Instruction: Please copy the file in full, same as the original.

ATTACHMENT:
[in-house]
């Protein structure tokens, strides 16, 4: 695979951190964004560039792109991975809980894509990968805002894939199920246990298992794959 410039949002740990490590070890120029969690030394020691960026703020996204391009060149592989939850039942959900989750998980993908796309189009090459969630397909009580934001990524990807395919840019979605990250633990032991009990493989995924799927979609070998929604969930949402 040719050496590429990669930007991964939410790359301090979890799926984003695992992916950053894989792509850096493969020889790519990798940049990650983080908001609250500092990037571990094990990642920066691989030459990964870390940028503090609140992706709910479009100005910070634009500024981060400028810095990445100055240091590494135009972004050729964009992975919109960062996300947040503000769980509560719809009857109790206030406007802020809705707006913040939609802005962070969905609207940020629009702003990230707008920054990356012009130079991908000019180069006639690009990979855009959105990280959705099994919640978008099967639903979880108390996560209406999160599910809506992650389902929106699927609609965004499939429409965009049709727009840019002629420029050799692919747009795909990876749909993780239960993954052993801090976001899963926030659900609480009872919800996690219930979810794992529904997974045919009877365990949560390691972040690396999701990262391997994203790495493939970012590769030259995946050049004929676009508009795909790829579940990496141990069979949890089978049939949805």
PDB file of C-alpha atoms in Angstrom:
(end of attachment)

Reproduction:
[in-house]
């Protein structure tokens, strides 16, 4: 695979951190964004560039792109991975809980894509990968805002894939199920246990298992794959 410039949002740990490590070890120029969690030394020691960026703020996204391009060149592989939850039942959900989750998980993908796309189009090459969630397909009580934001990524990807395919840019979605990250633990032991009990493989995924799927979609070998929604969930949402 040719050496590429990669930007991964939410790359301090979890799926984003695992992916950053894989792509850096493969020889790519990798940049990650983080908001609250500092990037571990094990990642920066691989030459990964870390940028503090609140992706709910479009100005910070634009500024981060400028810095990445100055240091590494135009972004050729964009992975919109960062996300947040503000769980509560719809009857109790206030406007802020809705707006913040939609802005962070969905609207940020629009702003990230707008920054990356012009130079991908000019180069006639690009990979855009959105990280959705099994919640978008099967639903979880108390996560209406999160599910809506992650389902929106699927609609965004499939429409965009049709727009840019002629420029050799692919747009795909990876749909993780239960993954052993801090976001899963926030659900609480009872919800996690219930979810794992529904997974045919009877365990949560390691972040690396999701990262391997994203790495493939970012590769030259995946050049004929676009508009795909790829579940990496141990069979949890089978049939949805």
PDB file of C-alpha atoms in Angstrom: